Saturday, November 18, 2006

The C Word and Laugh Lines and Diets, Oh MY!

Got the stitches out Thursday, and the scar is not hugely noticeable, though I'm still swollen and sore around the incision site. Turns out the large nodule was totally benign, but they did find a very small papillary carcinoma in one of the smaller nodules on the left side. The good news, according to my doctor is that this type of cancer is extremely curable, and in many cases no other treatment is necessary beyond the thyroidectomy. But he also wants to talk about doing the radioactive iodine follow up (which would probably happen after the first of the year) so it looks like I might not be done yet. Still, it's not chemo.

I went back to my old hair stylist today to get a cut. I just haven't liked the last two cuts I've had from the new stylist, though he is a genius with color and highlights. Michael is quite an interesting guy; he also has a "day job" working in the entertainment industry, but still cuts hair on Saturdays for a few clients. Anyhow we talked about our dogs (he and his partner are into competing with their dogs in agility events) and about our jobs and the industry in general. He kept talking and cutting and talking and cutting and now my hair is very short. Cute, but very short. At one point the sun was pouring in through the front window of the salon and beating down right on us. In that light I looked in the mirror and noticed that I'm developing some very defined laugh lines around my eyes. I really like that.

I occasionally check in on Big Fat Blog and this morning followed a link to this exceptional post at Tiny Cat Pants about dieting and beauty and suffering. I remember reading somewhere not so long ago a comment that fetishization of thinness and beauty is really a fetishization of female suffering, and on some levels that really rings true. Extreme thinness, high heels, boobs that look like beach balls...none of these come without some pain or at least discomfort. How many of us grew up hearing "you have to suffer for beauty", or in the words of another hairdresser friend of mine, "beauty isn't pretty". Anyhow the thing that always strikes me about blog entries or articles anywhere on the internet that talk about quitting dieting (especially when that discussion is within a feminist framework) is that three kinds of commenters always show up. First is the "yeah-well-men-have-impossible-standards-to-live-up-to,-too!" contingent. Second is the "you're-all-just-a-bunch-of-lazy-fatasses-who-are-ugly/hate-men/have-let-yourself-go-and-are-unhealthy-and-if-I-can-lose-80-lbs-anyone-can" representatives. This group especially strikes me as rather self-hating, because they're so locked into the "I willingly suffer, therefore I am superior to you" mindset. (I've found that the need in people to feel superior to others often masks a low opinion of themselves.) That group also doesn't seem to understand that other people may have different life circumstances and challeges that don't leave room for getting up at 6am to walk for an hour, or shopping daily for fresh organic produce, or spending hours at a time at the gym. They are quick to assign moral judgement on others who they believe don't live up to their rigorous standards. Then there are the "but-beauty-is-POWER-and-I'm-so-much-happier-since-I-got-my-boob-job-I-DID-IT-FOR-ME!" commenters. To which my standard response is that the only "power" inherent in "beauty" is the power to attract and appease those who hold the real power. Sure, the world is a far kinder place to those (women especially) who fit the current standards of attractiveness. But any power that can be taken away with the first sign of a laugh line or a sagging jowl or a bit of flab around the middle, is no power at all. I'd been working on a long post about my own history with food and weight obsession, but it bores me to tears to read it these days, so I won't subject you all to those ruminations. Suffice it to say that I spent many, many years dieting, bingeing, gaining and losing weight, and have finally come to some kind of equilibrium. I have a healthy diet (with a small "d"), my weight is within a healthy range and stable, and I've accepted the fact that I will probably always want to be thinner than I am. I can live with that.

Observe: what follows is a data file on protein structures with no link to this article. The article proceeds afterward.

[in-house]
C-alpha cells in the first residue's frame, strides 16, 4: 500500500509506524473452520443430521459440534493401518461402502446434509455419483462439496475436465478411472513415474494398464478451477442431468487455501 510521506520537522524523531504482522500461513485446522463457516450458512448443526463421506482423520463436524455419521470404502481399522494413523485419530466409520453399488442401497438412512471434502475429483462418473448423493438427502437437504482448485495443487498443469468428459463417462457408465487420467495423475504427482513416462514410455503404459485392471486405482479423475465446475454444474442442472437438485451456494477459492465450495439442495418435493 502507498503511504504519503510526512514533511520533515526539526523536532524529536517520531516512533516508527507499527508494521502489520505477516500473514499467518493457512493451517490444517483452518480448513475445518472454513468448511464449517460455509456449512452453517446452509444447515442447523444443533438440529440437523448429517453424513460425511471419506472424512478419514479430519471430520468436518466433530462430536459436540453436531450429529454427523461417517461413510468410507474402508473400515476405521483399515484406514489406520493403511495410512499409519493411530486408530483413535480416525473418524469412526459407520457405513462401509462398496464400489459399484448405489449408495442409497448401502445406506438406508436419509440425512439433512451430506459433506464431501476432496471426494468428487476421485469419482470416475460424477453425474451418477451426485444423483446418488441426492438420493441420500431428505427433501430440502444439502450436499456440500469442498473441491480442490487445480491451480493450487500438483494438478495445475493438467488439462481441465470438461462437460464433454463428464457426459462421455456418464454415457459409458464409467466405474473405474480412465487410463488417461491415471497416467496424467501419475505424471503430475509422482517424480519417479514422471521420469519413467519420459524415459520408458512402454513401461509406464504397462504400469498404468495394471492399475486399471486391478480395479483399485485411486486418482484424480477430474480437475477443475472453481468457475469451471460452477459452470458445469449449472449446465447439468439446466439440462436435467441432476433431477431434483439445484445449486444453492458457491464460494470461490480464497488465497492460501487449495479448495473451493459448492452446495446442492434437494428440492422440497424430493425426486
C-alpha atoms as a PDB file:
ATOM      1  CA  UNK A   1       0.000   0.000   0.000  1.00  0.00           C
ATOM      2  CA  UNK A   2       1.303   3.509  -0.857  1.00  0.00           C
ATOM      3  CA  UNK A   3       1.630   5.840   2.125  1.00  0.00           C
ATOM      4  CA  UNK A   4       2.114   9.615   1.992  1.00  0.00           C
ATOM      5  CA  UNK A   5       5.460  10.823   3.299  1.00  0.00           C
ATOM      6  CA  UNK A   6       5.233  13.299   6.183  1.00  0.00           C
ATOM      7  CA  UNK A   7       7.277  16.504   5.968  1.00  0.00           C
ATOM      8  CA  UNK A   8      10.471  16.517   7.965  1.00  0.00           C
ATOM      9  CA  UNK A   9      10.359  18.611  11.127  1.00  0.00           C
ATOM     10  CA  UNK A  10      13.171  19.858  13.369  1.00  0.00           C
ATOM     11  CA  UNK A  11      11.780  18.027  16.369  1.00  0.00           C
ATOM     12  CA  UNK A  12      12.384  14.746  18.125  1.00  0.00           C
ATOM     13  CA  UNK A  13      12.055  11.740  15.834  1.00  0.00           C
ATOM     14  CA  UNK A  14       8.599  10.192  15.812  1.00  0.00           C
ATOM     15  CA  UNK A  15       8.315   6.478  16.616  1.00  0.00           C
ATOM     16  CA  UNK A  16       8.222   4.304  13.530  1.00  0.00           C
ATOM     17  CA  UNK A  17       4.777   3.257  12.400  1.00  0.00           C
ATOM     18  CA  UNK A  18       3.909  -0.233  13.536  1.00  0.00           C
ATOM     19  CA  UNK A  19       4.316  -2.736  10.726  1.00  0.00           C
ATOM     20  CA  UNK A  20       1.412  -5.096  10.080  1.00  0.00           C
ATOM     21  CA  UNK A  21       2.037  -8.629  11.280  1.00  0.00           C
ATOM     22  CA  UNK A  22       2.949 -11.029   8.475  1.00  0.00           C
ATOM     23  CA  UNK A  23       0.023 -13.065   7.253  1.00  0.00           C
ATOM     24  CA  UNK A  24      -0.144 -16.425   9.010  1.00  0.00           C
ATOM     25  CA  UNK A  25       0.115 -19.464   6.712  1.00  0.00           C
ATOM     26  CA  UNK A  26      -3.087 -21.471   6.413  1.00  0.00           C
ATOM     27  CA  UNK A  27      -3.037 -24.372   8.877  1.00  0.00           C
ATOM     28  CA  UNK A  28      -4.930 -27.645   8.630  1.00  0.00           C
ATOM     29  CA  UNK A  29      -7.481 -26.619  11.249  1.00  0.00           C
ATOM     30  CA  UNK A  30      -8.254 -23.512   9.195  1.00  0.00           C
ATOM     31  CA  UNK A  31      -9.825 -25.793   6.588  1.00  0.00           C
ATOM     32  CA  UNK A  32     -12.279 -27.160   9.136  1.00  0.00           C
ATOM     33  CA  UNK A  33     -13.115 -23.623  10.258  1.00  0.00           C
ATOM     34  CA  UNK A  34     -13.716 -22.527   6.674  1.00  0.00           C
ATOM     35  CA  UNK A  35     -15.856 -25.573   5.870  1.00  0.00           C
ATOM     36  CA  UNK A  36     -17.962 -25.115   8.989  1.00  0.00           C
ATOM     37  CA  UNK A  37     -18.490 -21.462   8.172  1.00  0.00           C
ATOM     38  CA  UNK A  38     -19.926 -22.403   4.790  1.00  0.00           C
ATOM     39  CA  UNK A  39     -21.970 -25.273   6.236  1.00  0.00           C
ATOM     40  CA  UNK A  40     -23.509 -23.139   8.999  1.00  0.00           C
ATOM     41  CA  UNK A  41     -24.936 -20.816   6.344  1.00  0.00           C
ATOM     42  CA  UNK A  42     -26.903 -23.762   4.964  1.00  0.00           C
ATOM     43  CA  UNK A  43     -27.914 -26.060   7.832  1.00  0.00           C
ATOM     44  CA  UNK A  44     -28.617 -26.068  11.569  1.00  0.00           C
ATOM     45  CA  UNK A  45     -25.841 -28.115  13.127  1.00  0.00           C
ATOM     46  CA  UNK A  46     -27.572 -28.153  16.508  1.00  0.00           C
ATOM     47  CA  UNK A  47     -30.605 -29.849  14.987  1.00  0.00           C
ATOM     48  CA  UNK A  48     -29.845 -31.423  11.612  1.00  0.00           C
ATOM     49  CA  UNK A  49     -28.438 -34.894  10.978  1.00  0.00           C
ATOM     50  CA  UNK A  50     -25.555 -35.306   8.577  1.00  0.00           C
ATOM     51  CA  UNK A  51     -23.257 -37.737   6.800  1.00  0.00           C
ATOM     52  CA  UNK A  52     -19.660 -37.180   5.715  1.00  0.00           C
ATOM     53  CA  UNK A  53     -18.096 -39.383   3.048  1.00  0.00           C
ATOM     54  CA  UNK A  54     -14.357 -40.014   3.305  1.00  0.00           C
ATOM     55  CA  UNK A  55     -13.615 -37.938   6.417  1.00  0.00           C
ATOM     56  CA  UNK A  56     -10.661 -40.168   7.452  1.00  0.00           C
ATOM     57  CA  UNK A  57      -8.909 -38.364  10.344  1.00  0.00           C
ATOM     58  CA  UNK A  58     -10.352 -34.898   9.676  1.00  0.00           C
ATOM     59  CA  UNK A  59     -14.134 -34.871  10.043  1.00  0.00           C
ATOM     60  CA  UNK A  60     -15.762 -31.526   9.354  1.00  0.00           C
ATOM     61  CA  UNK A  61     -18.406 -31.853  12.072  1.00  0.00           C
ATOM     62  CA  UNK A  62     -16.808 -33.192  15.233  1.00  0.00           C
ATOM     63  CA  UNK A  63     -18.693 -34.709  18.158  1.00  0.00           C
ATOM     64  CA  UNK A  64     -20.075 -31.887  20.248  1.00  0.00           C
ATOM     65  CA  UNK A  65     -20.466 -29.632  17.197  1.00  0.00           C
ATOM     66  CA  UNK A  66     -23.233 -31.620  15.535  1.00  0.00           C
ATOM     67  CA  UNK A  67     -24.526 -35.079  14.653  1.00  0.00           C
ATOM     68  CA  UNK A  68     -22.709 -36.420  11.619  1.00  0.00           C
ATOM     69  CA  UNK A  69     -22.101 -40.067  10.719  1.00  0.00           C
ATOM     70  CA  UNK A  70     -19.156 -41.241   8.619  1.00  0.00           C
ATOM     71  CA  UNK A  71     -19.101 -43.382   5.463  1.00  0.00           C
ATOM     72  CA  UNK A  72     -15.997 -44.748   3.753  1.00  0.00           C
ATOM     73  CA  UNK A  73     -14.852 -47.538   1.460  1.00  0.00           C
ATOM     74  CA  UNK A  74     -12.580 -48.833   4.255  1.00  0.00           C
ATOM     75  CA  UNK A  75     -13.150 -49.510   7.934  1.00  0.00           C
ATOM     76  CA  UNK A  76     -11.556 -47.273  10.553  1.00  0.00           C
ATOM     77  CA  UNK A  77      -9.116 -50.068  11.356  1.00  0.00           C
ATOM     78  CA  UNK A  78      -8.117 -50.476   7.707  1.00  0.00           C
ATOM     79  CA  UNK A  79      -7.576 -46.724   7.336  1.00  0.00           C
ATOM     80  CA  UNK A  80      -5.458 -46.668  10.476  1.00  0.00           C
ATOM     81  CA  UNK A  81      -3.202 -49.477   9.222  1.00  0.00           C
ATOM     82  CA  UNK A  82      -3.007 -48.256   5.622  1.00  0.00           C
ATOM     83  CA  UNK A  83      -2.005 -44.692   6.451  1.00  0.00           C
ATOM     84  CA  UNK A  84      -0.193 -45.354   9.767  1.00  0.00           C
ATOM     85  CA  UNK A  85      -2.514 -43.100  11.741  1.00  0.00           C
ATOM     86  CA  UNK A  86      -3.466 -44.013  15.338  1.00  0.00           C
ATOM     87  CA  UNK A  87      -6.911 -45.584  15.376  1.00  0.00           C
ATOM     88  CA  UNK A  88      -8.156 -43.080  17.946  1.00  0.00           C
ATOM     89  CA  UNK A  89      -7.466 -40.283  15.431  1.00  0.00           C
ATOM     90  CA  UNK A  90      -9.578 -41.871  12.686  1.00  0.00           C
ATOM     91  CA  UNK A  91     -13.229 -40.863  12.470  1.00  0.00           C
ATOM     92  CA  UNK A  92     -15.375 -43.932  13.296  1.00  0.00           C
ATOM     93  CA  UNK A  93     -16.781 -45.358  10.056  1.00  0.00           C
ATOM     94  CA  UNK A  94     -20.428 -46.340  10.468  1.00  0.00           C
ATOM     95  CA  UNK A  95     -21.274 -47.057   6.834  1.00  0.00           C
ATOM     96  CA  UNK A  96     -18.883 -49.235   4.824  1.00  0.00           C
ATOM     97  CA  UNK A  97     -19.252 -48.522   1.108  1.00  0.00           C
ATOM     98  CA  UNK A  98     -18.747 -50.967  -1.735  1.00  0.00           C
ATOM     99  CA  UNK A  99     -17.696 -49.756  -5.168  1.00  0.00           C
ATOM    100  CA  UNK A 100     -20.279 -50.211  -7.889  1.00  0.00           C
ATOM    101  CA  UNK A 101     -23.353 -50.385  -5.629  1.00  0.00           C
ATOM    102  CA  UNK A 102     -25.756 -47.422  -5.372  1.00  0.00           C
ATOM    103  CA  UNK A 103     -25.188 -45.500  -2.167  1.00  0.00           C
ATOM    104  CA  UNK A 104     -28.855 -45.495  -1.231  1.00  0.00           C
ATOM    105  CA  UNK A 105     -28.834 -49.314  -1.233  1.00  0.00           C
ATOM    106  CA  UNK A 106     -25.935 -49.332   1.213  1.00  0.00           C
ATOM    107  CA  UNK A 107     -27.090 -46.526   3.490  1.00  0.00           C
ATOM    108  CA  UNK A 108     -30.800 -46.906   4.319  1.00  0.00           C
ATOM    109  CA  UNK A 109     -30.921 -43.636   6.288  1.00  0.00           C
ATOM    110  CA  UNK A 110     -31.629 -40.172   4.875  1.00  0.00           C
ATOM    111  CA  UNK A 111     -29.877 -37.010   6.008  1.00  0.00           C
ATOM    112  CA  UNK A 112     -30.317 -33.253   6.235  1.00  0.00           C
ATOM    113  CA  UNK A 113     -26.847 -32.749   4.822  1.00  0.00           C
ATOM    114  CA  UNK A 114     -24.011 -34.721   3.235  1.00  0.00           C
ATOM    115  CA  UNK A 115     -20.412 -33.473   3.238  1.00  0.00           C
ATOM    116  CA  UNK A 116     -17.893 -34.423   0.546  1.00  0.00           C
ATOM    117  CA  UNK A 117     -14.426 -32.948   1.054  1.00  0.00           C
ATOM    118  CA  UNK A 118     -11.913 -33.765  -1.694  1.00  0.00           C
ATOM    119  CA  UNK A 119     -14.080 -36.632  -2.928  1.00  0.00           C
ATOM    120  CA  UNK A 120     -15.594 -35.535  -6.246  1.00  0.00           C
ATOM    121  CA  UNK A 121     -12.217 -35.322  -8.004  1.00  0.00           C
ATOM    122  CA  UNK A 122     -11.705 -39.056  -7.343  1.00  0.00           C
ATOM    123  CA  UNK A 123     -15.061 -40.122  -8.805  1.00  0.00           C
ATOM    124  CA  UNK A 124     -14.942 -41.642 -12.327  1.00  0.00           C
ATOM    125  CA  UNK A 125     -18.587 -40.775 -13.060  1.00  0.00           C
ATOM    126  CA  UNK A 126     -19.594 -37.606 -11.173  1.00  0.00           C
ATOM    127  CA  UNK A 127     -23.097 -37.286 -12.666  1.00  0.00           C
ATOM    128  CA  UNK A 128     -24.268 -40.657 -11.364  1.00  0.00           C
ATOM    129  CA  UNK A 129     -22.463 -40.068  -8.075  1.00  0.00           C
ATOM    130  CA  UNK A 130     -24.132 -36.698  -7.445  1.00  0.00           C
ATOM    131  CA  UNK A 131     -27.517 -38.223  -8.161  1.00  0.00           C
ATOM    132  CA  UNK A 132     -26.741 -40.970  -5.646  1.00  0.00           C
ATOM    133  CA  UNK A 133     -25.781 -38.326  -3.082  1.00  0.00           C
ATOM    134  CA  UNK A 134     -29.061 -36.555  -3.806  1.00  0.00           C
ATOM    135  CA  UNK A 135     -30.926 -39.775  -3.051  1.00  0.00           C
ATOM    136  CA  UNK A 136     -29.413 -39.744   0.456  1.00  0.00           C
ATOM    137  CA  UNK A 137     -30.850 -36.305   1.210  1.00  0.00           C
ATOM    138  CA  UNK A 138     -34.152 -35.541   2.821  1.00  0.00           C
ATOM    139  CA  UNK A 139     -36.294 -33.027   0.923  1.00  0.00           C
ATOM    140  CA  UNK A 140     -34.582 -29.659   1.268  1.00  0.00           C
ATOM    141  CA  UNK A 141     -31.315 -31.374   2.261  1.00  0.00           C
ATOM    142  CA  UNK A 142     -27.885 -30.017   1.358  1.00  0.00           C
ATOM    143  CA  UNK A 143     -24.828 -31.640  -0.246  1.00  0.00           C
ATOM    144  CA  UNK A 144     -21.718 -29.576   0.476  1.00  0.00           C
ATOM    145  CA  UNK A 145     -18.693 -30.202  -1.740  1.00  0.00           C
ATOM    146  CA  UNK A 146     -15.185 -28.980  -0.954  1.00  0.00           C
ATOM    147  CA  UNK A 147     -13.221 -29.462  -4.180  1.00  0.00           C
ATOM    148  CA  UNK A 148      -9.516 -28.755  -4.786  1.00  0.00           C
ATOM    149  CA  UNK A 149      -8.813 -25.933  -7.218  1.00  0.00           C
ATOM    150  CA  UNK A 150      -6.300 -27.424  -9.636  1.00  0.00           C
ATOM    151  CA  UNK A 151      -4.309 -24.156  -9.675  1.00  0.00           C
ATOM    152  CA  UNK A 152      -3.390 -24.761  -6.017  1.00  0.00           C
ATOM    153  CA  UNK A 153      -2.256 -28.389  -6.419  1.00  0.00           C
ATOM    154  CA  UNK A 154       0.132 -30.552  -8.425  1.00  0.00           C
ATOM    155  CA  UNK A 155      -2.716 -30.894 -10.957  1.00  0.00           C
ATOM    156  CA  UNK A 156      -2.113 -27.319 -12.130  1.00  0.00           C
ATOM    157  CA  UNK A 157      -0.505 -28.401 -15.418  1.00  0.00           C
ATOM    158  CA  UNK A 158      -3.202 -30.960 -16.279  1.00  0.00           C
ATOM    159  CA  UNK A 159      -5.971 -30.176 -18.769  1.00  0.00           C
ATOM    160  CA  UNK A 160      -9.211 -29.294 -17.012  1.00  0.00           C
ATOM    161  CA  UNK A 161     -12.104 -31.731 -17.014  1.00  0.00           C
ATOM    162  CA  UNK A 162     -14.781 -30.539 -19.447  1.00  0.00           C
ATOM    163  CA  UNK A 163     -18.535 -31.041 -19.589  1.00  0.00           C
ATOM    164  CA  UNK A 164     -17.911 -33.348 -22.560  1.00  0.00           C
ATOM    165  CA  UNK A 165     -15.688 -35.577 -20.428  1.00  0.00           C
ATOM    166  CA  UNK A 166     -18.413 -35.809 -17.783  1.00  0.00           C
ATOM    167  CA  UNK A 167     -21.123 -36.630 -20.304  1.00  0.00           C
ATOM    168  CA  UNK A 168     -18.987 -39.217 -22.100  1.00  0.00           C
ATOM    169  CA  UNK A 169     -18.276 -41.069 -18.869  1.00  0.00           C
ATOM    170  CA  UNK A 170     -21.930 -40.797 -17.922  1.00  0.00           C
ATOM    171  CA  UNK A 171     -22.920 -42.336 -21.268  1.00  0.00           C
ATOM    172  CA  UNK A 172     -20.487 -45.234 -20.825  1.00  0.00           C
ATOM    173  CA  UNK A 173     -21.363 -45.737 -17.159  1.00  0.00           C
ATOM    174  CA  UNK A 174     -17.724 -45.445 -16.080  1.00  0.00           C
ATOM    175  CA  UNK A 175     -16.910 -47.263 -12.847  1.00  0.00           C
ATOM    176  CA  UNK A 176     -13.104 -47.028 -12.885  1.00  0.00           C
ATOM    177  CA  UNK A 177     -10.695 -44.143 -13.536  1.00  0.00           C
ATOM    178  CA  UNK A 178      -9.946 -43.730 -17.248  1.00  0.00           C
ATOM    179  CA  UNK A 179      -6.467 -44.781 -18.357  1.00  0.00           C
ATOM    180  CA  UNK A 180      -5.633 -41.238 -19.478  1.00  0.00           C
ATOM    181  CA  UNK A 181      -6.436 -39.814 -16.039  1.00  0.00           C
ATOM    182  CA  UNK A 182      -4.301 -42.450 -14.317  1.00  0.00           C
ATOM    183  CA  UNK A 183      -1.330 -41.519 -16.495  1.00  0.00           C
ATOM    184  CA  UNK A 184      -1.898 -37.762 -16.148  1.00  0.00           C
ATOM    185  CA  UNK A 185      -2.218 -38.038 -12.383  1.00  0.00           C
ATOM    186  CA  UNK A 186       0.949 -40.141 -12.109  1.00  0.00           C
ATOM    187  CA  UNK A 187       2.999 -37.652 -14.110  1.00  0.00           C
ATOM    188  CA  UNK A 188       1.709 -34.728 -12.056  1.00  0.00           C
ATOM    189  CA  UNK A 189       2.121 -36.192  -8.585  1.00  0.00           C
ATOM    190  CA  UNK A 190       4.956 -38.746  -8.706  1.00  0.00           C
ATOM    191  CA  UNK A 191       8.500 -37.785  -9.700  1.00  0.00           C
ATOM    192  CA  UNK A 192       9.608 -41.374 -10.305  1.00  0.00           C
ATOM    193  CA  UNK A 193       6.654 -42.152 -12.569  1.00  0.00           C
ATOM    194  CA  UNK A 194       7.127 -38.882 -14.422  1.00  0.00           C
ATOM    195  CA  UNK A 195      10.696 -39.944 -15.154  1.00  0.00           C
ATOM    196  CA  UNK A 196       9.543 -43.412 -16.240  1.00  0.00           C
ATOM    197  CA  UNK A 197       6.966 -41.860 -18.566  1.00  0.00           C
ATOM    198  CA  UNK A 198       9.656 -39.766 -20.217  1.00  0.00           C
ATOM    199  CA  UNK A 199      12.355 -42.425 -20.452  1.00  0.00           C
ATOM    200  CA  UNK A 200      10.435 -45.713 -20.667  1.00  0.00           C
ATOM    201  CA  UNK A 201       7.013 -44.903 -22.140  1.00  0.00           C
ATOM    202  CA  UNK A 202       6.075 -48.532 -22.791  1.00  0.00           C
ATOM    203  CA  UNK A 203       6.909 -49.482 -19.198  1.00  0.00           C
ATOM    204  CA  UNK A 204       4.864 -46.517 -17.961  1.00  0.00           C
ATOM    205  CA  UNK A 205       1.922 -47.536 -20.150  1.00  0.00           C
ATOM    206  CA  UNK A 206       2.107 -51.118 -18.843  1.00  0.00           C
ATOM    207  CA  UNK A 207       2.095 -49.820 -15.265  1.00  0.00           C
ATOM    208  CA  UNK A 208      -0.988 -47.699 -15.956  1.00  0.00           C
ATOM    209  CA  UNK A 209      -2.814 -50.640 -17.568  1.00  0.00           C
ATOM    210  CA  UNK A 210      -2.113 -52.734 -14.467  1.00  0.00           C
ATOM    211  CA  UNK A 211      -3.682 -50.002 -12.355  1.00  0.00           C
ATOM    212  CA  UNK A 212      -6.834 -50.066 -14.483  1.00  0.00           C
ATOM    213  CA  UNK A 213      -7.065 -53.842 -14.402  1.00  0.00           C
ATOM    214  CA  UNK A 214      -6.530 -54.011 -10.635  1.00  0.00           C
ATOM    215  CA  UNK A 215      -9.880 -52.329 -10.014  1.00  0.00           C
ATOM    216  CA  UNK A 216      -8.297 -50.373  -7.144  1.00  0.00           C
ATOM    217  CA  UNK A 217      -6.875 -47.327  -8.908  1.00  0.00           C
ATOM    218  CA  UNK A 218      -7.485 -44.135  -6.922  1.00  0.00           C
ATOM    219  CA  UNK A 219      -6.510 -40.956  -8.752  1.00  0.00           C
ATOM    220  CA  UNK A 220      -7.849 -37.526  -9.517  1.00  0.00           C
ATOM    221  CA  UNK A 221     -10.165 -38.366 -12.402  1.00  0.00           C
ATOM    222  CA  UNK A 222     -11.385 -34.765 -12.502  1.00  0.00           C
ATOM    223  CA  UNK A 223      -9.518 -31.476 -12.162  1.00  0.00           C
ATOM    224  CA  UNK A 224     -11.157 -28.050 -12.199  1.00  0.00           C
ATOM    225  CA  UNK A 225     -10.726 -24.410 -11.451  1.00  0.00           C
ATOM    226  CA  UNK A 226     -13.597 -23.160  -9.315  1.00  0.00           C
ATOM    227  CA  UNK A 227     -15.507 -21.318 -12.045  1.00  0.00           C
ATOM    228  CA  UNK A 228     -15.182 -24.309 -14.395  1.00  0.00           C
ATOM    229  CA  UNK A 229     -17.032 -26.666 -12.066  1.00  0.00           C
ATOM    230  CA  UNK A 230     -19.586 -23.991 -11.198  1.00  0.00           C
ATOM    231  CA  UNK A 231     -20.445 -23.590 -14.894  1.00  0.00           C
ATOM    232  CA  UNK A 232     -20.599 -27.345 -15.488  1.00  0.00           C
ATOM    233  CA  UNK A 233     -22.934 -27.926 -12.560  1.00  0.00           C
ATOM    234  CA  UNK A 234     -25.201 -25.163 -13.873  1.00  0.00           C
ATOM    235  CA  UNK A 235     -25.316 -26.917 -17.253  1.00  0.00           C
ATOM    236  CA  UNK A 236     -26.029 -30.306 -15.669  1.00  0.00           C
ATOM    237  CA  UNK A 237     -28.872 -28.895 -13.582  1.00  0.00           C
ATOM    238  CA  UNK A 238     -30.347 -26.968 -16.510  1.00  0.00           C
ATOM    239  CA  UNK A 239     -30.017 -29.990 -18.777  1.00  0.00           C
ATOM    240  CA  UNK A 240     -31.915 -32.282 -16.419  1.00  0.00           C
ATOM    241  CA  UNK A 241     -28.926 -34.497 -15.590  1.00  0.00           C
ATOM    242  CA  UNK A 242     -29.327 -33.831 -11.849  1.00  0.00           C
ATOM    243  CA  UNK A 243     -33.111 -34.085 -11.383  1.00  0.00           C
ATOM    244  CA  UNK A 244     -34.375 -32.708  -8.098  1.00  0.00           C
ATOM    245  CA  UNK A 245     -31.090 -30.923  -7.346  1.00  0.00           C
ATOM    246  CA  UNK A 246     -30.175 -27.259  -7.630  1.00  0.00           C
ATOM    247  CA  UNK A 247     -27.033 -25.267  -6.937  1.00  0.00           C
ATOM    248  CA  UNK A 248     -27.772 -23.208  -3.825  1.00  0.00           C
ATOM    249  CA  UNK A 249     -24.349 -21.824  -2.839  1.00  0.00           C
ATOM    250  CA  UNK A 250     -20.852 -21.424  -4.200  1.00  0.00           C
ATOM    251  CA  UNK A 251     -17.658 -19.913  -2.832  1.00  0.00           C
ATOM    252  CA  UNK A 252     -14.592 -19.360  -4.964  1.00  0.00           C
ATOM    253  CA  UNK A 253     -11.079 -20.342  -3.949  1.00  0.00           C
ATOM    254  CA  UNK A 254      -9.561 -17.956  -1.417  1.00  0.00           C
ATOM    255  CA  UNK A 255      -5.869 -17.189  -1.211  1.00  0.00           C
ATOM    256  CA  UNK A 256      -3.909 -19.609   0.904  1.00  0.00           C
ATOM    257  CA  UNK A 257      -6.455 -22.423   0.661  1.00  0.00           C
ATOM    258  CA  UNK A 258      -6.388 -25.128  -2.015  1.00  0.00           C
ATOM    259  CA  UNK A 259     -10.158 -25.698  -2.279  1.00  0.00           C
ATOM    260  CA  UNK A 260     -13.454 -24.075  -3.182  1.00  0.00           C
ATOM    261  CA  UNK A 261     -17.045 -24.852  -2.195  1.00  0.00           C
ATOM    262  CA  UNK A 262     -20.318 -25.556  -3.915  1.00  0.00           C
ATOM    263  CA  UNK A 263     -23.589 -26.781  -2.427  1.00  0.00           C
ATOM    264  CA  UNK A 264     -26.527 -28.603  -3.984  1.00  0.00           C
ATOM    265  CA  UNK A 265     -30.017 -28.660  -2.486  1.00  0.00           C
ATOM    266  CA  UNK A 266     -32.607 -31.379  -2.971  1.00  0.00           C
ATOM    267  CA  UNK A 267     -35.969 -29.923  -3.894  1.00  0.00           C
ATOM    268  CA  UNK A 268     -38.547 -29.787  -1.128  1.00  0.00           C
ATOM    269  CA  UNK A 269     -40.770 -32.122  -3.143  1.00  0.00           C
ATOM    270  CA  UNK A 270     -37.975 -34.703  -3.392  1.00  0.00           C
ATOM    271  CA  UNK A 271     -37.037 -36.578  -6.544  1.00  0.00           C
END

1 Comments:

Blogger Maya's Granny said...

So glad that everything with the operation seems mostly ok.

I read that post on Tiny Cat Pants and was also shaking my head at the comments some folk make. I think that they are like the most vocal of any group -- not too sure of their own "faith" and so needing to convert others.

12:12 PM  

Post a Comment

Links to this post:

Create a Link

<< Home